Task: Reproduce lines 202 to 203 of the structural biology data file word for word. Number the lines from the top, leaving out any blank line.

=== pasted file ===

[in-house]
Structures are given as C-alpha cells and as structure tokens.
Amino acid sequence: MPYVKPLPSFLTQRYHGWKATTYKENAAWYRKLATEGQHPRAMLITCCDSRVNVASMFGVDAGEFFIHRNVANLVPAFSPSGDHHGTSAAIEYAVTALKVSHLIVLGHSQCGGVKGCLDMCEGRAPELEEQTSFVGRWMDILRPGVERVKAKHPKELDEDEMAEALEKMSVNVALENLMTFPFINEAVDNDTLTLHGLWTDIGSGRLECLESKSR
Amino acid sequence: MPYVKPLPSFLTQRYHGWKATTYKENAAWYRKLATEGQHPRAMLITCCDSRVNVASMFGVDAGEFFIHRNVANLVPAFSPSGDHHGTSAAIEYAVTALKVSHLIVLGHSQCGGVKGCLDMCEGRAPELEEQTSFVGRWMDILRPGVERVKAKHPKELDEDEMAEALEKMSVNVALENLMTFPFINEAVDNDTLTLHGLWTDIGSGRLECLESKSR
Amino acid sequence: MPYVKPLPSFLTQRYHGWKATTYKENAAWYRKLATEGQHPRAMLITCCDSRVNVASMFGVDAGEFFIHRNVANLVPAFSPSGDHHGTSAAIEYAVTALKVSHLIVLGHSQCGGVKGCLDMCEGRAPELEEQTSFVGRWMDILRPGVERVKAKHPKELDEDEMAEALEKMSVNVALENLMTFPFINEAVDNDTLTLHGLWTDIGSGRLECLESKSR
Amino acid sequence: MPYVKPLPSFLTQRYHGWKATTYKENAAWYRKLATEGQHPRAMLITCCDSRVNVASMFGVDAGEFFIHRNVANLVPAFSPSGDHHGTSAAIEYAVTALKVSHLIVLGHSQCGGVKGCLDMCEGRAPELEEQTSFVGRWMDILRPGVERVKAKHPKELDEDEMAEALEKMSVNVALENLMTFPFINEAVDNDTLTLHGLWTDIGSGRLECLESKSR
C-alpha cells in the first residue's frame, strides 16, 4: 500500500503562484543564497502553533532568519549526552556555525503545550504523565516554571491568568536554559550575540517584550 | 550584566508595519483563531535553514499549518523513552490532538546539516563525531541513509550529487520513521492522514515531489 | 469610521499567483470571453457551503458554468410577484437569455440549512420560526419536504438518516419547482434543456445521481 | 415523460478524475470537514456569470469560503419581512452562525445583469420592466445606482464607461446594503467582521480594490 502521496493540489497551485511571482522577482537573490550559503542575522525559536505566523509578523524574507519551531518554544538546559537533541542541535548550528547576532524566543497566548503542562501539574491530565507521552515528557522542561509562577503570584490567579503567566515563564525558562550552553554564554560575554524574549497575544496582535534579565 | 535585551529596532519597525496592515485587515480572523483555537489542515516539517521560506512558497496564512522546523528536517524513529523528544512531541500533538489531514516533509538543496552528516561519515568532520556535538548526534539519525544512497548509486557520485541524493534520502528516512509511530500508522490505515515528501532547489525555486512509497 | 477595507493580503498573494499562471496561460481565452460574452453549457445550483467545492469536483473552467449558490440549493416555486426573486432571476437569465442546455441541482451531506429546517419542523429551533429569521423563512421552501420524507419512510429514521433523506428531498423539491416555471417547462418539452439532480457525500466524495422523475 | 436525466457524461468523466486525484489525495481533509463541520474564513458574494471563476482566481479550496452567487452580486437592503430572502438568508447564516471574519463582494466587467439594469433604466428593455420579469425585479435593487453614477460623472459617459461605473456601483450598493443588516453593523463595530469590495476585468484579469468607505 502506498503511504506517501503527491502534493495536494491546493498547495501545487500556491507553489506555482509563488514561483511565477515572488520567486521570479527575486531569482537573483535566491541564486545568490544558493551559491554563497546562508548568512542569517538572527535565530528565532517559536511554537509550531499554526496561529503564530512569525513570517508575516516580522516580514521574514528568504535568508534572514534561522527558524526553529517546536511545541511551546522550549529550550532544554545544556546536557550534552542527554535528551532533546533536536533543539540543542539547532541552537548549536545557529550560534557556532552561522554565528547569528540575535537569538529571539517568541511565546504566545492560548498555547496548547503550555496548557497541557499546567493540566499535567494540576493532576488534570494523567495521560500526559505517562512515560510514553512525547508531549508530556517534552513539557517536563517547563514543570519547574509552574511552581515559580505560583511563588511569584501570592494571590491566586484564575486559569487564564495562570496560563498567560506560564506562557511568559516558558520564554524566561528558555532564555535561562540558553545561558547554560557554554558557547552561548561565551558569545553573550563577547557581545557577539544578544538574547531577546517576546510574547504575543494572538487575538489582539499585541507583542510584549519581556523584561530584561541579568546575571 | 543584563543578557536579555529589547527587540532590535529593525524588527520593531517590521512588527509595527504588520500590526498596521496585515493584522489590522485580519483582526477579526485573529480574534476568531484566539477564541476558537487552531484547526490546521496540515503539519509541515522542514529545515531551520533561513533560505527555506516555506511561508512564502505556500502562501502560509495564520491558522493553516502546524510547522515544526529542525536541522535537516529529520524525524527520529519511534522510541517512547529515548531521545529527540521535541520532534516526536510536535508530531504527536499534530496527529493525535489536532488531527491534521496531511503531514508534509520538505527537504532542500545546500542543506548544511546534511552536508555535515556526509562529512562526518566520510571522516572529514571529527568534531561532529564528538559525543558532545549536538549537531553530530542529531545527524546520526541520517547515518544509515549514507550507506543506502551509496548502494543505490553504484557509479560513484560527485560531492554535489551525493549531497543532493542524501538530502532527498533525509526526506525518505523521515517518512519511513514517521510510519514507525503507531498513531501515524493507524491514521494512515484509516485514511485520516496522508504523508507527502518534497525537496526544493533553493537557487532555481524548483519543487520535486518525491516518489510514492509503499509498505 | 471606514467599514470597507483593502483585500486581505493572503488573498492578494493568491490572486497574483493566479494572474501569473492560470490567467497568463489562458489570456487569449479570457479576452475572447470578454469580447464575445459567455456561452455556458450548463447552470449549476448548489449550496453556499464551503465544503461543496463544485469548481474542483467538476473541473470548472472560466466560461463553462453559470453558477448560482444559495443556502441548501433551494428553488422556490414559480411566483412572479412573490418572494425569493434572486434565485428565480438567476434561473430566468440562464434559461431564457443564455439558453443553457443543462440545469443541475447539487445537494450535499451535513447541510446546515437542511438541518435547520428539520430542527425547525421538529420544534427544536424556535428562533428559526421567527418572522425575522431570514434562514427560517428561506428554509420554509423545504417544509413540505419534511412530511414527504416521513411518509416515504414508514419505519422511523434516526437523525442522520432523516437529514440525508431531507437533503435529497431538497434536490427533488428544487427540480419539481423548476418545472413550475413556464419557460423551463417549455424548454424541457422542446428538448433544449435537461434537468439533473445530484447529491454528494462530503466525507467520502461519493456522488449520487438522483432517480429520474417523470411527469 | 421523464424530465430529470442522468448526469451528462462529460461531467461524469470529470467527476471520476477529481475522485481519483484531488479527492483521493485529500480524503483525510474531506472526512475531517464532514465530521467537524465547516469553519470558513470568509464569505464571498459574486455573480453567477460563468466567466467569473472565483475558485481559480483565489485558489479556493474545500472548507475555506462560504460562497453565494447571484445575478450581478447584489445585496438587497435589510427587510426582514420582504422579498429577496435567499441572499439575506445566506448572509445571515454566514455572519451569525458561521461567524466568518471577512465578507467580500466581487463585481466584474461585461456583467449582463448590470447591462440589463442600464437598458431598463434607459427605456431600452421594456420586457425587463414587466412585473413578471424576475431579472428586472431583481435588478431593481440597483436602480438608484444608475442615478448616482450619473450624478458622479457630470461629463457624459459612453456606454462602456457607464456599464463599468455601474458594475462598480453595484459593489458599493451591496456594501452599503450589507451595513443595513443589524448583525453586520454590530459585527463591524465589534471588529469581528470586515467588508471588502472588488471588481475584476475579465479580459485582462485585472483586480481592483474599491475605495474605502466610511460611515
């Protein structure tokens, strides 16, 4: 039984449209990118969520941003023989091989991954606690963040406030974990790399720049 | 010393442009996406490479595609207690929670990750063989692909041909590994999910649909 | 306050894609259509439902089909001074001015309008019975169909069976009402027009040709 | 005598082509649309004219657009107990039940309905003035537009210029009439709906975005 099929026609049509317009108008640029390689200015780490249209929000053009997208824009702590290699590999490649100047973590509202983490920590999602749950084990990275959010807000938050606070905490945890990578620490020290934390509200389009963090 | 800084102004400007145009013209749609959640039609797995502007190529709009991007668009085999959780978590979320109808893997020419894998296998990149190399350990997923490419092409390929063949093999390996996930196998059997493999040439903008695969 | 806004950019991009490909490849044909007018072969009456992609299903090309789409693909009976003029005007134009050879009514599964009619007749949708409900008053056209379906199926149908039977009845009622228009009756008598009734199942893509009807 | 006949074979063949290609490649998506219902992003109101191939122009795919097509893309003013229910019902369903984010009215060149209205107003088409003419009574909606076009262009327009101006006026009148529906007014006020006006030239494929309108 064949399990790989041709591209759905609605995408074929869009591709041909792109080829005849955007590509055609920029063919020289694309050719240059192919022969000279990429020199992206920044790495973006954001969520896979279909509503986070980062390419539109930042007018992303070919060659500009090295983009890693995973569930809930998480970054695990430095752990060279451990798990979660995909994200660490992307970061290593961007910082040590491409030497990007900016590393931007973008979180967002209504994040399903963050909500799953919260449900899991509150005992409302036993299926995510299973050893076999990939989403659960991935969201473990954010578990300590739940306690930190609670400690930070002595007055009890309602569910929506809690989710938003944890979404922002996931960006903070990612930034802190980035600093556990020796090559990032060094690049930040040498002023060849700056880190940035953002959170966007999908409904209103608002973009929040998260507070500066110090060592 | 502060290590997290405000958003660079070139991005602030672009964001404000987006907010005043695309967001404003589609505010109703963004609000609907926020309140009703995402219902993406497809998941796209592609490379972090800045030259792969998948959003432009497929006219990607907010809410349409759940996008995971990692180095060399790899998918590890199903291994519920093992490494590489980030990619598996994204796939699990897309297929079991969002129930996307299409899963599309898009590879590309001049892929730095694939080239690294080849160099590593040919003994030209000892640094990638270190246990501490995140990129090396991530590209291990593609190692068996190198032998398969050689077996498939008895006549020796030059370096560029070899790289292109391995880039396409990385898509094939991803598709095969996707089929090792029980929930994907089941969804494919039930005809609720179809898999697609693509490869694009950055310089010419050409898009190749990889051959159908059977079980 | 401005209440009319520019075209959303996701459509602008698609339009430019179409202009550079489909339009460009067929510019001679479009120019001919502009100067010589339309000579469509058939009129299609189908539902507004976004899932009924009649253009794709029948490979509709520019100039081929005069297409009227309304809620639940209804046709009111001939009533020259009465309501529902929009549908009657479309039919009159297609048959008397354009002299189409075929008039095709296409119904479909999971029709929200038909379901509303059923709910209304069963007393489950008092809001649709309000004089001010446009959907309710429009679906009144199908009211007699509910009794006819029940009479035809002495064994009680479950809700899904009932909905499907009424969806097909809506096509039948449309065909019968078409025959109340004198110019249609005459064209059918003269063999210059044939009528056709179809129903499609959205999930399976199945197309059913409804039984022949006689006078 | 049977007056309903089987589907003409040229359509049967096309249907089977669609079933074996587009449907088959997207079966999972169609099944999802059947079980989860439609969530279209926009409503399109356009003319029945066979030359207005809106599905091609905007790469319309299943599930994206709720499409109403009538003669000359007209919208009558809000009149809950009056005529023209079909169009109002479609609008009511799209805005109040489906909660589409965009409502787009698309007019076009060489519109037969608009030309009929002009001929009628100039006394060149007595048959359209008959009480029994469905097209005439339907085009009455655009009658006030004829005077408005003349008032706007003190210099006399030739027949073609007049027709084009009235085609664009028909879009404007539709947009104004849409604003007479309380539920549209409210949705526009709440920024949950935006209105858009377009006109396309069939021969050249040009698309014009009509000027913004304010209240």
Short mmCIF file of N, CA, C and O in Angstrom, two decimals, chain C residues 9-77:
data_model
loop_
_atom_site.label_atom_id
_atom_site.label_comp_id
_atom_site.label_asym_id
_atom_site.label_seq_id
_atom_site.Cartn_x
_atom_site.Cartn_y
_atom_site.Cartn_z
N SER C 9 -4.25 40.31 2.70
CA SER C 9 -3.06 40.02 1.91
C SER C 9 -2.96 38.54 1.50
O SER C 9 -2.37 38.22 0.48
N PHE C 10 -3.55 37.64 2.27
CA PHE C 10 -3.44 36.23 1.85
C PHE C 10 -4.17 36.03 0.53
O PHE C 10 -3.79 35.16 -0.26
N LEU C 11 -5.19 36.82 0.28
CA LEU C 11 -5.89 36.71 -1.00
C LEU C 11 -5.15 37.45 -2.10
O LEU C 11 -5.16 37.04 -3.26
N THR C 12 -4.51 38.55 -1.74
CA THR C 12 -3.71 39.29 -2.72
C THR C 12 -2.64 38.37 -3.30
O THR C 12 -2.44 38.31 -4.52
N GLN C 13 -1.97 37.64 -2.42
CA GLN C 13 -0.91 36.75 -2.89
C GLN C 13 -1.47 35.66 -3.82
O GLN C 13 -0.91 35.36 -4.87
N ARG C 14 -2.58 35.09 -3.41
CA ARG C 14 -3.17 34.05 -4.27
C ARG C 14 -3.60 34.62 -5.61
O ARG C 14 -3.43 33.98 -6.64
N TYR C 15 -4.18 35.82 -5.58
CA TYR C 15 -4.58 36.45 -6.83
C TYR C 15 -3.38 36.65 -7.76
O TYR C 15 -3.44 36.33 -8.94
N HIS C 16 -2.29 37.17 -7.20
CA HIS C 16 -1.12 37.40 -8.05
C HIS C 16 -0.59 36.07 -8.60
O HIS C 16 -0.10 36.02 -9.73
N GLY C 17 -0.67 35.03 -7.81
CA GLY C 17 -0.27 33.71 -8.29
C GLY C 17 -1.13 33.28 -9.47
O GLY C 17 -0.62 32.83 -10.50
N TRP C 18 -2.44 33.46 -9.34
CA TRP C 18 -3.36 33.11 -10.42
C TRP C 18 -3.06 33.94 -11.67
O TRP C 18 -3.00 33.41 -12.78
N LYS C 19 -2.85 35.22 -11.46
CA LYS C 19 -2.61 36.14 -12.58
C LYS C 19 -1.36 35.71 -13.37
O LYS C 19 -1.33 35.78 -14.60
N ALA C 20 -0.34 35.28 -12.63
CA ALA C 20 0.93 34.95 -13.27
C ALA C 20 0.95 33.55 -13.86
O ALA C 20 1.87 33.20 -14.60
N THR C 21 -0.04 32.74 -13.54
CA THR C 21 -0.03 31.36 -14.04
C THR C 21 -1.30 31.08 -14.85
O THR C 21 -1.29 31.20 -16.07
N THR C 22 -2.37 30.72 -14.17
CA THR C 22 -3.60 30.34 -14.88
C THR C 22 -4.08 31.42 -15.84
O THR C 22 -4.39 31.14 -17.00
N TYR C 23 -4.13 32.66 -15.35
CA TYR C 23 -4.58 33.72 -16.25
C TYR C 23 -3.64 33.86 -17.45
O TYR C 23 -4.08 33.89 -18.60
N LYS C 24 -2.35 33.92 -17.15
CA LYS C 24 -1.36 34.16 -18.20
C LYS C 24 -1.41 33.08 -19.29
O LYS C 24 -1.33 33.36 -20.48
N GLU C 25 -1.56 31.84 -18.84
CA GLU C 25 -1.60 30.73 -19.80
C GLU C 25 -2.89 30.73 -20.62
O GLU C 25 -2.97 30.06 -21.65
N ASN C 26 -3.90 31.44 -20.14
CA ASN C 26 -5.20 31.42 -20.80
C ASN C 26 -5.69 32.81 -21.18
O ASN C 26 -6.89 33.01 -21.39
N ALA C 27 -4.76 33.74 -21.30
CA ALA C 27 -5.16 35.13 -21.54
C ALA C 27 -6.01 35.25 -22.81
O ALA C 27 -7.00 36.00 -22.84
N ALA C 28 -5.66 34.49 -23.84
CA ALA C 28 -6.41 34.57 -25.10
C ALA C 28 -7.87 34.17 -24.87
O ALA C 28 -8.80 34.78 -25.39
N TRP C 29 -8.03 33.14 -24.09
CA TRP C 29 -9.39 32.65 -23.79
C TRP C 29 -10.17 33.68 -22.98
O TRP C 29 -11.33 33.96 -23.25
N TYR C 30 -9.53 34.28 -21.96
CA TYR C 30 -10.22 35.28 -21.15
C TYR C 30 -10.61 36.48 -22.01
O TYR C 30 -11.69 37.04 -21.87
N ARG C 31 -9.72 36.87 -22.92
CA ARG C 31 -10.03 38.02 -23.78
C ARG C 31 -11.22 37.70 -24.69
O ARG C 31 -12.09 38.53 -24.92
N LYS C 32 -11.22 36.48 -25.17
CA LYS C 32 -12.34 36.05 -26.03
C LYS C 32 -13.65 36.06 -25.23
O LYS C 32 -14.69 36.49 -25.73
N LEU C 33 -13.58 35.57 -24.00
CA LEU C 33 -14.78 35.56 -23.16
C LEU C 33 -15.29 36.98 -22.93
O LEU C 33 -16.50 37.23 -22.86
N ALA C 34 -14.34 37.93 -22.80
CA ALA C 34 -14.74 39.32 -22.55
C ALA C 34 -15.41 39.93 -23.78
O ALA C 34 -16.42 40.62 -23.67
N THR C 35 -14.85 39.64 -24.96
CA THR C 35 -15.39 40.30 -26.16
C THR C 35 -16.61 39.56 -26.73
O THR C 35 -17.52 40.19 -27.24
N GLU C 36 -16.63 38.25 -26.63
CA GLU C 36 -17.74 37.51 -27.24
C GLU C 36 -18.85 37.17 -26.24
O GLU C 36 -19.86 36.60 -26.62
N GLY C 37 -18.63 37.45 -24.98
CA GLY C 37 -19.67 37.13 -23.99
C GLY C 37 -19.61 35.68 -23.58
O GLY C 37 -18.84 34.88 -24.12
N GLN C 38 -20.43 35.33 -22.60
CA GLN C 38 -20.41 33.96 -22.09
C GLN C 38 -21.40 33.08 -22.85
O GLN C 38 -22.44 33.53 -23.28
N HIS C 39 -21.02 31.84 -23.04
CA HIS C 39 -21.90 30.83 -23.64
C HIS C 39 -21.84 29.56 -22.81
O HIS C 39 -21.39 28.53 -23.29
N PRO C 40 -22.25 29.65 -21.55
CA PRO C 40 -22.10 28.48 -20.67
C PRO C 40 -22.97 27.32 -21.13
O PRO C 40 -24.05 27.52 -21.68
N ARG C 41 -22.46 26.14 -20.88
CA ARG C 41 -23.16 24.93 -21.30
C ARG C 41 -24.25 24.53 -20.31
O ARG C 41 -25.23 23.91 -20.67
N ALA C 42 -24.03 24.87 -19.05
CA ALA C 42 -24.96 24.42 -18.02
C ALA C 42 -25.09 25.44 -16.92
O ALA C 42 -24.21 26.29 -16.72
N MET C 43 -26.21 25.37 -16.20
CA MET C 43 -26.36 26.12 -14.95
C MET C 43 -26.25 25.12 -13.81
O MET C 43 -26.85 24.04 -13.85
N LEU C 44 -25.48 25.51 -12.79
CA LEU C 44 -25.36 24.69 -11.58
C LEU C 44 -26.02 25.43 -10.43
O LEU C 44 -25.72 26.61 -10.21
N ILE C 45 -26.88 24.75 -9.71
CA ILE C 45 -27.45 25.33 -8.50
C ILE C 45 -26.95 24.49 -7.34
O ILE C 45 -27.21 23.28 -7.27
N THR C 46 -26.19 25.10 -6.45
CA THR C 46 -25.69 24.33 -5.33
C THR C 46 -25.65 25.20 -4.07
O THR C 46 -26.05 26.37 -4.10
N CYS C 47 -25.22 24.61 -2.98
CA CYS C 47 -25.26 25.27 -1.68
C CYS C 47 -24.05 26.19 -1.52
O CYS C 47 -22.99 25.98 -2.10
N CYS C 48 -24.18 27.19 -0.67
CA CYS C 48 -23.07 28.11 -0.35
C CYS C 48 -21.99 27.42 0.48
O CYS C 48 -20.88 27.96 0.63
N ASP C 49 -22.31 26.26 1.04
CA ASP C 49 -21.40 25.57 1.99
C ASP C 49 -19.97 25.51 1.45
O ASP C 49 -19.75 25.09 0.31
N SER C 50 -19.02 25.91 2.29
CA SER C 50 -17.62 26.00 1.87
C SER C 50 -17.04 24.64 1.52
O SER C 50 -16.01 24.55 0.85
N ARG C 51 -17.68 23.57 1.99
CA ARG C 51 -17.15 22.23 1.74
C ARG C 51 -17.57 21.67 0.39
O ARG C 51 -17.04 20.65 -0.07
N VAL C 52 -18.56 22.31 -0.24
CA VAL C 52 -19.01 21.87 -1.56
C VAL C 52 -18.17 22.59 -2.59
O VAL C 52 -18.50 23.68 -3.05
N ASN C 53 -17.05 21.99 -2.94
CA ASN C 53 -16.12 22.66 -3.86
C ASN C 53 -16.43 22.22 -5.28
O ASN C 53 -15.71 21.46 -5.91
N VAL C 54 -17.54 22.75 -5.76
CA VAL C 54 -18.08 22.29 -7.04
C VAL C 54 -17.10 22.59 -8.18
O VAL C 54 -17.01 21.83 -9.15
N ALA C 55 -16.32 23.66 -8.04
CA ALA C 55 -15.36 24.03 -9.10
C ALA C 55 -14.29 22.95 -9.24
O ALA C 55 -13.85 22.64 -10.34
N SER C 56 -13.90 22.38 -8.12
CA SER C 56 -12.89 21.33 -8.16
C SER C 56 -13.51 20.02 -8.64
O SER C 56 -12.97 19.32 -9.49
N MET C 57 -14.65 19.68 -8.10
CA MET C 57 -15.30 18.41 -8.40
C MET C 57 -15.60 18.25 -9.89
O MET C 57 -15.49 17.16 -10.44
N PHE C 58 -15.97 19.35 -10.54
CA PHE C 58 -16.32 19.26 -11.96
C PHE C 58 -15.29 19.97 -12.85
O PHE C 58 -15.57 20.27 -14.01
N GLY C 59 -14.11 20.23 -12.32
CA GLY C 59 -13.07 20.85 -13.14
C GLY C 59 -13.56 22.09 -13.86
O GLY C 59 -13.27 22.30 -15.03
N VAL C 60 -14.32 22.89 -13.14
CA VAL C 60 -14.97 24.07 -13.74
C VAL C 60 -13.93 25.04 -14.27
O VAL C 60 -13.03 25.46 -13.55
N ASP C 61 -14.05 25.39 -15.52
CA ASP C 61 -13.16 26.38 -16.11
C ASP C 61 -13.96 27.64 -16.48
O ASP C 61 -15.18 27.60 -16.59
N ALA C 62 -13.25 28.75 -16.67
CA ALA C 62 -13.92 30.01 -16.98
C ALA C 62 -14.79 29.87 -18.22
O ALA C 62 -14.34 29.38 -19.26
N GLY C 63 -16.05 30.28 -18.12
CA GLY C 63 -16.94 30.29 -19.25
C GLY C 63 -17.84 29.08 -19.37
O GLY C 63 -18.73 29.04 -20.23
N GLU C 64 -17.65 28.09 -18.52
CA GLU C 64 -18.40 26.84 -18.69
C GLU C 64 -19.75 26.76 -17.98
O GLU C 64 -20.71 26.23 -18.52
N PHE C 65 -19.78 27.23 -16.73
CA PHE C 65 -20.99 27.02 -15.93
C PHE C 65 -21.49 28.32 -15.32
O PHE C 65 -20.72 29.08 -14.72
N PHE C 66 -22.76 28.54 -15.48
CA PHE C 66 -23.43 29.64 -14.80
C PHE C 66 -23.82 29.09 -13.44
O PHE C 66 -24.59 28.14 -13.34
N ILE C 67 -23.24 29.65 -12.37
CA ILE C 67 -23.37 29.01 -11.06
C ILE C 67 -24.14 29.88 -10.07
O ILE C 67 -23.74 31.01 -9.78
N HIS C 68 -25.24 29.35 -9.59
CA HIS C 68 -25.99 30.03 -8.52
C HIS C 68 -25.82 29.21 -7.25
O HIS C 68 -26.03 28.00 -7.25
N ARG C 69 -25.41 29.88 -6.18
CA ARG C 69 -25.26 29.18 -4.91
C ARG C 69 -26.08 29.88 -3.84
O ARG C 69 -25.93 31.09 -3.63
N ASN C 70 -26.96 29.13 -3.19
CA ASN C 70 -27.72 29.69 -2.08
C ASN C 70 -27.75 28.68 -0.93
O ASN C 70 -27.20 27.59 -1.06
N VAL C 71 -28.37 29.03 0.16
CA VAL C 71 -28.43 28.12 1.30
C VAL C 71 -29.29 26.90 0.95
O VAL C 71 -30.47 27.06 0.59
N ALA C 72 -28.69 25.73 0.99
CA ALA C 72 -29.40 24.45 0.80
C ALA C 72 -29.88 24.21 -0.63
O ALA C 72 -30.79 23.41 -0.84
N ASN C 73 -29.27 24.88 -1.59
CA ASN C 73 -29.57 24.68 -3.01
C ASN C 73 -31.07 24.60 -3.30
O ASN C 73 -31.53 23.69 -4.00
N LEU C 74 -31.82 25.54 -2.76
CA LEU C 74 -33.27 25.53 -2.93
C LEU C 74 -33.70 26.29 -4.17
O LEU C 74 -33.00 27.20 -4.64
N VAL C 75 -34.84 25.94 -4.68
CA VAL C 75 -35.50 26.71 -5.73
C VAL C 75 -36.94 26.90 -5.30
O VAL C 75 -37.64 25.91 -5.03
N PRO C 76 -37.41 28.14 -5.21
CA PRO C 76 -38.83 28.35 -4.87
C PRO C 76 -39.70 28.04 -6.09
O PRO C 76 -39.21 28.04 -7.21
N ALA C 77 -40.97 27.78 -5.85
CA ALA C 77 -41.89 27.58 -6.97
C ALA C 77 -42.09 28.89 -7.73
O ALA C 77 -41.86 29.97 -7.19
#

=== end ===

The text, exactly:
O VAL C 54 -17.01 21.83 -9.15
N ALA C 55 -16.32 23.66 -8.04